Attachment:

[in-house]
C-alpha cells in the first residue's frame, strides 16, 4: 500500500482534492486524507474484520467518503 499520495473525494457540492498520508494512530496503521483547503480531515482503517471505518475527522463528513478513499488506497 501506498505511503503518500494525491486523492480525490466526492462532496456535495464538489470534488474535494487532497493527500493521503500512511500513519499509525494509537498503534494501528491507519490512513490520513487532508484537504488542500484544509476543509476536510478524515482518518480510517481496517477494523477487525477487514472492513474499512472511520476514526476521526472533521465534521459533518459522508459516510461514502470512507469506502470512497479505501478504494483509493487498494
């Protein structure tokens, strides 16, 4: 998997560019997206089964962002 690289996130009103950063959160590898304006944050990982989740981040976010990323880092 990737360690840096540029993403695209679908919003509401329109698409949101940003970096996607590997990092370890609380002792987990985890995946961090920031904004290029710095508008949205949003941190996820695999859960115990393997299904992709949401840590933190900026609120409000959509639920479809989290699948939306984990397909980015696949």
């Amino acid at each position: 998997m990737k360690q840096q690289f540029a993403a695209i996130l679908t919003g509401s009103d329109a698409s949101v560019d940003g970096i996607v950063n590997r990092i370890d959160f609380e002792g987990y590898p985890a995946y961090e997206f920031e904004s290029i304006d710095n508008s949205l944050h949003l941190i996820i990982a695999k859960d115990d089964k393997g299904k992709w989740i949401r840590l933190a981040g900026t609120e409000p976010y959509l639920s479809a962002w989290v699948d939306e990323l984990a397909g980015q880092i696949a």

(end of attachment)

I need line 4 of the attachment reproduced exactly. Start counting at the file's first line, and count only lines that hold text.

């Amino acid at each position: 998997m990737k360690q840096q690289f540029a993403a695209i996130l679908t919003g509401s009103d329109a698409s949101v560019d940003g970096i996607v950063n590997r990092i370890d959160f609380e002792g987990y590898p985890a995946y961090e997206f920031e904004s290029i304006d710095n508008s949205l944050h949003l941190i996820i990982a695999k859960d115990d089964k393997g299904k992709w989740i949401r840590l933190a981040g900026t609120e409000p976010y959509l639920s479809a962002w989290v699948d939306e990323l984990a397909g980015q880092i696949a």